Jeff Horne's truck is a big blue beauty. It rises into the air on waist-tall tires that cost $240 each, has 11 chrome lights and a license plate holder that says: "No Fat Chicks." He bought it to attract attention for his Annandale landscaping business.
He loves the way it performs off-road -- booming across an empty beach, or scrambling through a dark forest, dodging stumps and diving into mud bogs. "It makes you forget about everything else," says Horne, 25. "It's fun. It's a release."
Now, the Virginia legislature has voted to ban monster trucks such as his, claiming they are dangerous. The trucks are so high, authorities claim, that they easily plow over cars in collisions, and have a greater tendency to roll over.
Other problems include blind spots, greater exposure of gasoline tanks to puncture, and front lights that are so high they tend to overwhelm motorists whose rear view mirrors are set for conventional automobiles.
Virginia's legislation, approved overwhelmingly by the House and Senate, would take effect Jan. 1 if signed by Gov. Gerald L. Baliles. Baliles has not indicated whether he will sign or veto the measure, which would place limits on the bumper heights of vehicles allowed on public roads based on weight.
The proposed ban isn't riding well with tall-truck owners such as Horne, who claim the proposed law would cost them thousands of dollars to lower their trucks. They also say there are no impartial studies proving that the modified trucks are dangerous.
"WRITE as many letters and make as many phone calls as possible," urges a recent memo sent to members of the 4x4 Virginia Four Wheel Drive Association. "DON'T STOP until you have contacted every member of both houses and everyone all the way to the GOVERNOR. BE POLITE and CALM."
Privately, they're very polite, but they're not calm. They'd rather have a beefed-up state inspection program to weed out wobbly, unsafe trucks. Or, special sections of Virginia forest reserved for off-road vehicles. Better yet -- a sound gubernatorial veto that would toss this measure into a backwoods mud bog, where some believe it belongs.
"I feel pretty bad, because I have about $16,000 tied up in my truck, and I'm going to lose a whole lot of money," said Horne. "They're coming down on everybody who has a safe truck because there are a few people running around with very unsafe trucks."
Performance and -- as they say in the glossy ads -- "earthquaking torque" are the elixirs of the sport of high-rise pickups. There's just something that grabs about the smell of new rubber, the sight of mud spattered up on a truck windshield, the hungry power of big, lustrous metal.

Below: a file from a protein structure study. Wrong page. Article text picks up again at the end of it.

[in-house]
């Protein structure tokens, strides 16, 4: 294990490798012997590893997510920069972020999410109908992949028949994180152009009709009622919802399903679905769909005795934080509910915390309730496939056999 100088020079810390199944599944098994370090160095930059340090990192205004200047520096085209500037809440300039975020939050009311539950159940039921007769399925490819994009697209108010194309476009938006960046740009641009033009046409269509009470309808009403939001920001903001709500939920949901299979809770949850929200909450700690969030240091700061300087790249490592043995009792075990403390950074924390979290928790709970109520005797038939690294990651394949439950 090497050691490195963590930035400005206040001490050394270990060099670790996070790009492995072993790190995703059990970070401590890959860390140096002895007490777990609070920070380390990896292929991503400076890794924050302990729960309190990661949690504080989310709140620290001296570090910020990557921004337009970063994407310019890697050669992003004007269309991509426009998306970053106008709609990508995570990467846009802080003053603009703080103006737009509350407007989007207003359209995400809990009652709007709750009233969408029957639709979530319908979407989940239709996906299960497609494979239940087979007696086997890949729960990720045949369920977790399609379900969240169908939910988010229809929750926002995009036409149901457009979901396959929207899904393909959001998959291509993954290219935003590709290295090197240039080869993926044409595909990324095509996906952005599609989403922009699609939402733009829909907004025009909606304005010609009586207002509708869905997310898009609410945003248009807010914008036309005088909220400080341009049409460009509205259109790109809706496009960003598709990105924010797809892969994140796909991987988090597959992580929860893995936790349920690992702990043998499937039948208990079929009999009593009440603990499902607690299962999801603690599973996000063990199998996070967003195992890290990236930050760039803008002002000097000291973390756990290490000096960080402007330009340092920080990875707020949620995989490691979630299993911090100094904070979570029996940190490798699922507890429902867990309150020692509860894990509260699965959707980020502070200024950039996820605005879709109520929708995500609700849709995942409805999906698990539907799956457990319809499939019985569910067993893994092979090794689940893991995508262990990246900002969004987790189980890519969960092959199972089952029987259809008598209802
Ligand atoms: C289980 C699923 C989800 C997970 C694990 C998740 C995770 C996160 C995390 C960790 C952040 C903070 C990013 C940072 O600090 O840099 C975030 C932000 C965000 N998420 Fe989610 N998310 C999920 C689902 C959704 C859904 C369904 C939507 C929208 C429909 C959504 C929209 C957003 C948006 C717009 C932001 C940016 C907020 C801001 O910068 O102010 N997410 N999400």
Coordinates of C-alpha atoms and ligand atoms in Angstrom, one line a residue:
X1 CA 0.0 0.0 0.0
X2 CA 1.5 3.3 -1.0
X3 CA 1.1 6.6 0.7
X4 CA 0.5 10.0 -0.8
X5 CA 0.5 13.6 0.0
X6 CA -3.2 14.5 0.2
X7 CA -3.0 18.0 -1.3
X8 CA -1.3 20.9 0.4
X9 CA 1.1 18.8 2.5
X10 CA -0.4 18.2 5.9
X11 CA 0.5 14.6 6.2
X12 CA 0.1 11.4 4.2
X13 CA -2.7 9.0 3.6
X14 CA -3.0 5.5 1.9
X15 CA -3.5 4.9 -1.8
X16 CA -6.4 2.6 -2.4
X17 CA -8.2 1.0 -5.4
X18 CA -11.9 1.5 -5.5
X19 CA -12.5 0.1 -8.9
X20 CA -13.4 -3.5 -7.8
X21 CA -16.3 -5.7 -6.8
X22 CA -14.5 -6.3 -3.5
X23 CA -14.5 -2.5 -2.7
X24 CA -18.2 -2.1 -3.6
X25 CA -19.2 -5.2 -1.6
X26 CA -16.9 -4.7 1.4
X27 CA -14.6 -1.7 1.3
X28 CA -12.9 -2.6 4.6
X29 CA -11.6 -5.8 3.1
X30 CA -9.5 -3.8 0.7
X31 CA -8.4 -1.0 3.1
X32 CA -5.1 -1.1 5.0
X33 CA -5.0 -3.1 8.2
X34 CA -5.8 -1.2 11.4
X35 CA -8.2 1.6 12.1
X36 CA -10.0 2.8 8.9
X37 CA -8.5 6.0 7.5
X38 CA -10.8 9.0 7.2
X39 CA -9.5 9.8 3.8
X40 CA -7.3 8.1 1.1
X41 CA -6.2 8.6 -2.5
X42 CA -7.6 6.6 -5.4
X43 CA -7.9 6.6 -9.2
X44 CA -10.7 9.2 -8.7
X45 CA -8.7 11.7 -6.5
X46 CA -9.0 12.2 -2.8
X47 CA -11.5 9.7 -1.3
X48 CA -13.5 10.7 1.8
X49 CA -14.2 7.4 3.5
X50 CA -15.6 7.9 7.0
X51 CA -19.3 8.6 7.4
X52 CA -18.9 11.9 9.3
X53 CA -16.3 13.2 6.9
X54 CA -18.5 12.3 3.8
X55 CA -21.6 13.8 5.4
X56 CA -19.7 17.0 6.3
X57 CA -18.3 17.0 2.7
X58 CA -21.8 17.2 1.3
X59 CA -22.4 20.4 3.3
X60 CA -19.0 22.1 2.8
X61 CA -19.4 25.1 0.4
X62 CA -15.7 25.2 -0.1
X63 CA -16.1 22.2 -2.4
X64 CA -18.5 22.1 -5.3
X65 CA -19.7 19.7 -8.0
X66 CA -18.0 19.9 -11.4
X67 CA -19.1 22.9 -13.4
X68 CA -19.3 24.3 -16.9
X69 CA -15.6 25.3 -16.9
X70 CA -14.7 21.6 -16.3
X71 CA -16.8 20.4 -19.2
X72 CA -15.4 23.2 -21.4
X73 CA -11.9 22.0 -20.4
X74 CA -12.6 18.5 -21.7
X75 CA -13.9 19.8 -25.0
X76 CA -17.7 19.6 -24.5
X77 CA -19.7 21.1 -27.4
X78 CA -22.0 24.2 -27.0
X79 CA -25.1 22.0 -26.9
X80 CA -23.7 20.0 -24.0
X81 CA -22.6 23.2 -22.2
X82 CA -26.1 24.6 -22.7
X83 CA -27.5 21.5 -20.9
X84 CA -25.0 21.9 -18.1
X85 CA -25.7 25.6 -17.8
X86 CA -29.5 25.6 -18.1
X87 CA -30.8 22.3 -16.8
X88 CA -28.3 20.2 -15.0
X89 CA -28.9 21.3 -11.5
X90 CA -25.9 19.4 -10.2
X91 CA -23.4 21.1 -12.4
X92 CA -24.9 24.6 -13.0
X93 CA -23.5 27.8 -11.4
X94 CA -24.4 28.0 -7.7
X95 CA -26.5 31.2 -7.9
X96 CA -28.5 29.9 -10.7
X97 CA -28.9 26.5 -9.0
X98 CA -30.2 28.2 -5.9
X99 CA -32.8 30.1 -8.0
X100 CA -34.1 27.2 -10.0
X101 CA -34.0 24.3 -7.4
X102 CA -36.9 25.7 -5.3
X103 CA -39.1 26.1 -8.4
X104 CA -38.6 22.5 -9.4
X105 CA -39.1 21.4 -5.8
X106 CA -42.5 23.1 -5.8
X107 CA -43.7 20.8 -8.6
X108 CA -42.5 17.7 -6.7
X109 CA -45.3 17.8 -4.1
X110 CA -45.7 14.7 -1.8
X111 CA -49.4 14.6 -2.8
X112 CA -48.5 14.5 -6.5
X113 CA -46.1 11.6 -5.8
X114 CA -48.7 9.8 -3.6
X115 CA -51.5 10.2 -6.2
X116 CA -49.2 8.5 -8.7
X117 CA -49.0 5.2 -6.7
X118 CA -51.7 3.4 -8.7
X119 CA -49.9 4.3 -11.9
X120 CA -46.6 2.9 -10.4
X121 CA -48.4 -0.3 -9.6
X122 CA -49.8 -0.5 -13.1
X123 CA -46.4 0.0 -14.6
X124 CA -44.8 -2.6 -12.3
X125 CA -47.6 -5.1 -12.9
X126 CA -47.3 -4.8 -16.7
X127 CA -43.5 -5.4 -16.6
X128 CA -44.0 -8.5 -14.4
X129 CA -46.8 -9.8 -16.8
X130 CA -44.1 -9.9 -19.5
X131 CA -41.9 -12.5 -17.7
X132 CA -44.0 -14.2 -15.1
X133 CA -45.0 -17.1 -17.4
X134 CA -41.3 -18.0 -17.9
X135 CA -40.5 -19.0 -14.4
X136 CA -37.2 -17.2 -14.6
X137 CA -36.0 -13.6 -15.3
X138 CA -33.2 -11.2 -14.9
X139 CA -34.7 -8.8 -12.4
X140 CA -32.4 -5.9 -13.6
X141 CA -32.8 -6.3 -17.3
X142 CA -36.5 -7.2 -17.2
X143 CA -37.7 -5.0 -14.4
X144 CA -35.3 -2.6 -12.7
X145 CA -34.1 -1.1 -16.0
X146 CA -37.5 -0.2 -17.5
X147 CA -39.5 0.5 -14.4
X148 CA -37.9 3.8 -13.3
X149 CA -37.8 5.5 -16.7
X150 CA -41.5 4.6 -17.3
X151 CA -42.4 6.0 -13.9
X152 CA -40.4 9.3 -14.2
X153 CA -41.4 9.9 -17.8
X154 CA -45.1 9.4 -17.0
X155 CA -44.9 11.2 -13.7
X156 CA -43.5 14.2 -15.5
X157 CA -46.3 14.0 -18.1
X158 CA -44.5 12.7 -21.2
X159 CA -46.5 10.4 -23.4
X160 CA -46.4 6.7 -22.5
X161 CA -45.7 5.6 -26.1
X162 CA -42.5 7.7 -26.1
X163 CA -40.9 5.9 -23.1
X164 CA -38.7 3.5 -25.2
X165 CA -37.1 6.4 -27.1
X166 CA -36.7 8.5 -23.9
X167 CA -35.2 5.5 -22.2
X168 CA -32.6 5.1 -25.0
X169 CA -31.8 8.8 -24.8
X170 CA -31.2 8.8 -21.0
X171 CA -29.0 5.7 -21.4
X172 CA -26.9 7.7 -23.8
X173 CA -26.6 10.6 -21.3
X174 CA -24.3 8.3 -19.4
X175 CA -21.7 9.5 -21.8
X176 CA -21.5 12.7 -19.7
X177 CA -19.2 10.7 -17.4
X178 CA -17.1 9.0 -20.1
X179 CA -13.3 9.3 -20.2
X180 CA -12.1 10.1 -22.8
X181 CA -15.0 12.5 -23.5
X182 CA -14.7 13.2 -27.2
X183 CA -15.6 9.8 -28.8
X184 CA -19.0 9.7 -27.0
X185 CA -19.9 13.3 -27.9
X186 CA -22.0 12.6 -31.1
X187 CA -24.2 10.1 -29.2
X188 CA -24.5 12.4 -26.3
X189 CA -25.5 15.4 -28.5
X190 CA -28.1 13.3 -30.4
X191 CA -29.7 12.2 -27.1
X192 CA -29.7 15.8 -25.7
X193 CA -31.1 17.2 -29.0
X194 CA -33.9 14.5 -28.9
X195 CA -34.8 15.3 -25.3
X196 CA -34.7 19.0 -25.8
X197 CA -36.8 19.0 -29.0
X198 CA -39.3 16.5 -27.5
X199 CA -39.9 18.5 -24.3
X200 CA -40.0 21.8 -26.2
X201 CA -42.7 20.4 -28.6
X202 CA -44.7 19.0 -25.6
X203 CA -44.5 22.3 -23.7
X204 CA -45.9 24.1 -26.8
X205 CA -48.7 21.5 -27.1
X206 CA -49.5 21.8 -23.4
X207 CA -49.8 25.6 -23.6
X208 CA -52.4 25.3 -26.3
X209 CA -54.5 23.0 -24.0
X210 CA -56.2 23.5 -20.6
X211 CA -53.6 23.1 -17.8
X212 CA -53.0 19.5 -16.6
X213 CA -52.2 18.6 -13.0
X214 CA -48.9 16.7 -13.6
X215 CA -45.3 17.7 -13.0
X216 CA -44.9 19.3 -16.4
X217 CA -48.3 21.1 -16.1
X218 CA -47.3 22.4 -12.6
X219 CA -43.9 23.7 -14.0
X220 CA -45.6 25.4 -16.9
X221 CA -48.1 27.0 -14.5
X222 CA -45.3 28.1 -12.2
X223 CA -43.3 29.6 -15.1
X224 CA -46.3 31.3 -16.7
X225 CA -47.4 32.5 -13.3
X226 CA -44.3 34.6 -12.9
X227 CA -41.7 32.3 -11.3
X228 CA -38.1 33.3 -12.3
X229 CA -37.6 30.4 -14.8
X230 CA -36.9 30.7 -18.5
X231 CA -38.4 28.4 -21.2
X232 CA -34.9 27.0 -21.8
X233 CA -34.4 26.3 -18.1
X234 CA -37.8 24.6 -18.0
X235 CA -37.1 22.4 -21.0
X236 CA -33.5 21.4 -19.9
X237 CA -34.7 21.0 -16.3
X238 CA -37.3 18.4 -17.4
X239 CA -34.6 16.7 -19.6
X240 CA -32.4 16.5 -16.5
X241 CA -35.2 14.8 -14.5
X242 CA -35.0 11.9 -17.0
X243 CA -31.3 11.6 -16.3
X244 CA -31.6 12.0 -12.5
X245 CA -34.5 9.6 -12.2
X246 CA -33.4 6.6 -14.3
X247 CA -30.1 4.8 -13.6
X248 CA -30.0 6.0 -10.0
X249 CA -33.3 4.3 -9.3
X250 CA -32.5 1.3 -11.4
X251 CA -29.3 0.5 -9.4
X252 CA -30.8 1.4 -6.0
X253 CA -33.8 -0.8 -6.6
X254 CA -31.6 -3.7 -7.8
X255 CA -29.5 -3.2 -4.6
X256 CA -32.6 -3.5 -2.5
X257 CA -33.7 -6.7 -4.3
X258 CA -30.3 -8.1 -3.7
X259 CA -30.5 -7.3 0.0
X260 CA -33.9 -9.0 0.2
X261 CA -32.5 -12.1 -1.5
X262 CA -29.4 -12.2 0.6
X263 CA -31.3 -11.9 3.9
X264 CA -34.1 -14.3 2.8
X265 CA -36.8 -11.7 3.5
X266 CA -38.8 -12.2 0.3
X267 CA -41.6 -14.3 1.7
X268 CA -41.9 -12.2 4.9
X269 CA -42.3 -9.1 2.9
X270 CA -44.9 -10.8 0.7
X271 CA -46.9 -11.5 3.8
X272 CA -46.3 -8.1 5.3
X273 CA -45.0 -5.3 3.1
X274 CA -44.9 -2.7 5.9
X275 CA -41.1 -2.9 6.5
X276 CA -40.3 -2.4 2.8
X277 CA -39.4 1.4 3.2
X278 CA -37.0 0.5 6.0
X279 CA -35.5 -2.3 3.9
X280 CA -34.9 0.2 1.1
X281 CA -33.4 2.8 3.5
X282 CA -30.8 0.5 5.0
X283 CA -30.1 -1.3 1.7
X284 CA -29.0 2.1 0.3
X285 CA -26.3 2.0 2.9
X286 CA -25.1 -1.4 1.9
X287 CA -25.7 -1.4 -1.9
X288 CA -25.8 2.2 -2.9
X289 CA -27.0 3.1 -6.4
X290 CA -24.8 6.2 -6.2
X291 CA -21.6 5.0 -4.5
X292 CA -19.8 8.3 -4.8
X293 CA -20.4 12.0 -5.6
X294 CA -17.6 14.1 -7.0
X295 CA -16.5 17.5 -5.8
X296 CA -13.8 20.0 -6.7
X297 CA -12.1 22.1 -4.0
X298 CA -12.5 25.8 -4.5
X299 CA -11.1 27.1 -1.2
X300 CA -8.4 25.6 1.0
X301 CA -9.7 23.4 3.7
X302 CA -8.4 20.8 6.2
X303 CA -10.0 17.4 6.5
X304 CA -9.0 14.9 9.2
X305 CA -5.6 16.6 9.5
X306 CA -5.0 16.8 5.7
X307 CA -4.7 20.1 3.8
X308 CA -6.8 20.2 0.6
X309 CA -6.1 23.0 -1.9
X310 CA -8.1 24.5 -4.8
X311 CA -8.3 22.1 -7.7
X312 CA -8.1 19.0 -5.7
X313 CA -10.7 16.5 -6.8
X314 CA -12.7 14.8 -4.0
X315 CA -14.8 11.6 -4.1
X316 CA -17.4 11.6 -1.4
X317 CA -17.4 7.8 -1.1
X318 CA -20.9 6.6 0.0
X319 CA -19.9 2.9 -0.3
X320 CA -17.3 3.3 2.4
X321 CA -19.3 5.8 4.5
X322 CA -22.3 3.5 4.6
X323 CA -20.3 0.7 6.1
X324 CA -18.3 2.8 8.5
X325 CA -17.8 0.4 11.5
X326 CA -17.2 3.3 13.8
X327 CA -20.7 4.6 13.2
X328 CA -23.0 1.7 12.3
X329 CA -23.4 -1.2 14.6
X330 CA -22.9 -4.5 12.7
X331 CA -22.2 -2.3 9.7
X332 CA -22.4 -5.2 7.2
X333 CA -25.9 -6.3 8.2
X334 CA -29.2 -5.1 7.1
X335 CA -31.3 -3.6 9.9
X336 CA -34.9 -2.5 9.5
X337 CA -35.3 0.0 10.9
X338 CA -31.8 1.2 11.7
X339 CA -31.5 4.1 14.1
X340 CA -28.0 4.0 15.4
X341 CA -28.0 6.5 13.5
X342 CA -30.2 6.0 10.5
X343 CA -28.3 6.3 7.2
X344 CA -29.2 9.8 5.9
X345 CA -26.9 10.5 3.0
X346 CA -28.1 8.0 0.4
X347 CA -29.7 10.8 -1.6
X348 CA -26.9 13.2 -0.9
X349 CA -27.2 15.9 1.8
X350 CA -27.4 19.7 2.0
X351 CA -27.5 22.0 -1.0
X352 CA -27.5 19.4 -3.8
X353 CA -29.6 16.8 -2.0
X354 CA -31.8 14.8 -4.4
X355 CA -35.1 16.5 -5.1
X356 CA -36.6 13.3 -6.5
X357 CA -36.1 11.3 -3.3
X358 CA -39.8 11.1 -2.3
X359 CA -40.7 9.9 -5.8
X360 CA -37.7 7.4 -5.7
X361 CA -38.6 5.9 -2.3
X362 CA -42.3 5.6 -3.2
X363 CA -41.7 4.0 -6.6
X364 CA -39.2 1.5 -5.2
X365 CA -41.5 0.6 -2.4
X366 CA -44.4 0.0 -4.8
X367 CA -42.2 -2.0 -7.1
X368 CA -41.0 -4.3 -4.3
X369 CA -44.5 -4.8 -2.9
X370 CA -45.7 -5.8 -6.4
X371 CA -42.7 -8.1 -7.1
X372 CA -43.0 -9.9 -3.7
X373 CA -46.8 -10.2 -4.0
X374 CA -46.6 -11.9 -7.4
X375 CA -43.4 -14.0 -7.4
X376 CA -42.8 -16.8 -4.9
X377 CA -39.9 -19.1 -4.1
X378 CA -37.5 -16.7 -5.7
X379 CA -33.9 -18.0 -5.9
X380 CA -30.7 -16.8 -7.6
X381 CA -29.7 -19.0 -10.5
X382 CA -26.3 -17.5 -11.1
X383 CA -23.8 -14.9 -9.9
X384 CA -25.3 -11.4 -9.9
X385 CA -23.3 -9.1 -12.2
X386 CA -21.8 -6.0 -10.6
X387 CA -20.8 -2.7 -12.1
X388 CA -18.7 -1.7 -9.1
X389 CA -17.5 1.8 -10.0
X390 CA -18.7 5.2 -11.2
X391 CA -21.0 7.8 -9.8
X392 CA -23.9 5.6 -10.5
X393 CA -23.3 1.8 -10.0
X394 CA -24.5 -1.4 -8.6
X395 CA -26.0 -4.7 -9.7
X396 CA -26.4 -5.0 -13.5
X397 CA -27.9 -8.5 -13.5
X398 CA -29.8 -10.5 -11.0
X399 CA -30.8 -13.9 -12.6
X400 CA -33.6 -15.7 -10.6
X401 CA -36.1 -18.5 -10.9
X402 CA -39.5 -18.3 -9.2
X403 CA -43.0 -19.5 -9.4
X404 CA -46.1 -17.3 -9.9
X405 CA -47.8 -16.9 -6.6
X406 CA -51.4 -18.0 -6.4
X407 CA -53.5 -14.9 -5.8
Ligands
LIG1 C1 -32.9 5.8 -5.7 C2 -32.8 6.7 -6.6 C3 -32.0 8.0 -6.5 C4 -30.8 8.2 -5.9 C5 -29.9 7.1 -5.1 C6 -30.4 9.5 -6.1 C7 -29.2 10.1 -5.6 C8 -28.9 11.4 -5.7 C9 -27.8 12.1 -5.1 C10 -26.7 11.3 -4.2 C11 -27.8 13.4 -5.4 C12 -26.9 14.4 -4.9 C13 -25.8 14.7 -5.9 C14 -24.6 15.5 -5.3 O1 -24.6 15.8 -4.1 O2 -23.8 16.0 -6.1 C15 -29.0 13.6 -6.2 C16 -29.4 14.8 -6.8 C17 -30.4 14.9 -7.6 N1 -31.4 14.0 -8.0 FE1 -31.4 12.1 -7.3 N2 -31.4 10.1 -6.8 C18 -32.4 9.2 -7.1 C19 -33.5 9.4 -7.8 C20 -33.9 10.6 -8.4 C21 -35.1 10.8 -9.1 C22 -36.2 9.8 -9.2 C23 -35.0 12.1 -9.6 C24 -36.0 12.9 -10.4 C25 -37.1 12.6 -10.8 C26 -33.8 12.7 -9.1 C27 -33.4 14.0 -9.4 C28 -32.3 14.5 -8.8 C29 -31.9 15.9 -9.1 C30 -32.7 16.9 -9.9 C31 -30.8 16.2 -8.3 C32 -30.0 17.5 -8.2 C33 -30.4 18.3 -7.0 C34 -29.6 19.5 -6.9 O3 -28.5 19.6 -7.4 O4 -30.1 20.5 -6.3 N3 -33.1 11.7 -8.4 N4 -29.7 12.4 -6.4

If you're right side up and rolling -- well, that's where a lot of these men would rather be.
Their idea of down-and-dirty fun is crashing fender-deep into a mud pit, with tire treads as deep as garden furrows, biting through the goo.
"It's an emotional and physical high," said Richard Bille, 20, a stereo installer from Springfield. "You're out there, and you're in an area where no one else can go except in a truck that's as tall as you are. To jump down into a mud hole and come out in one piece -- it's indescribable, it really is."
Who else would buy a stock truck, then spend as much as $18,000 or more to "build" it -- adding, lifting, shortening -- with the goal of creating the perfect truck, a truck worthy of a name like "Outa Hand" painted in custom scroll, or deserving of a "Moose Is on the Loose" license plate. This is pure, turbocharged truck love.
Gary Alves is president of Totally Toys, a four-wheel drive club based in Alexandria. He's 27, a car salesman. His truck has Fun County tires, and is nicknamed "Untamed." Alves has spent about $9,000 customizing it, and says his next club event will be to vote against Sen. Richard L. Saslaw (D-Fairfax), who has called tall trucks "unsafe vehicles."
"I don't think there's any recourse," Alves says. "It really comes down to whoever's got the time or the money to lobby, or hire lawyers to lobby. Unfortunately, all of my money's tied up in my truck."
Bill Briggs' truck is, as he says, "pretty up there." He's got 42-inch Super Swamper tires, about $3,200 invested in custom work, and only one regret: It gets 20 miles to the gallon, instead of the 38 it got when it came out of the Toyota showroom.
Briggs, a 22-year-old car mechanic, says he understands what the legislature is trying to do. He just doesn't agree with it. "My truck is as safe now as when it was stock," he said. It rides rougher but presents no highway handling problems."
"I'm happy with my truck," he said. "I have it just the way I like it. My dad even likes it. My mom likes it. I take my mom for rides in it. I have to pick her up and put her in it, but she likes it. As a matter of fact, my dad now wants me to lift his truck a little bit.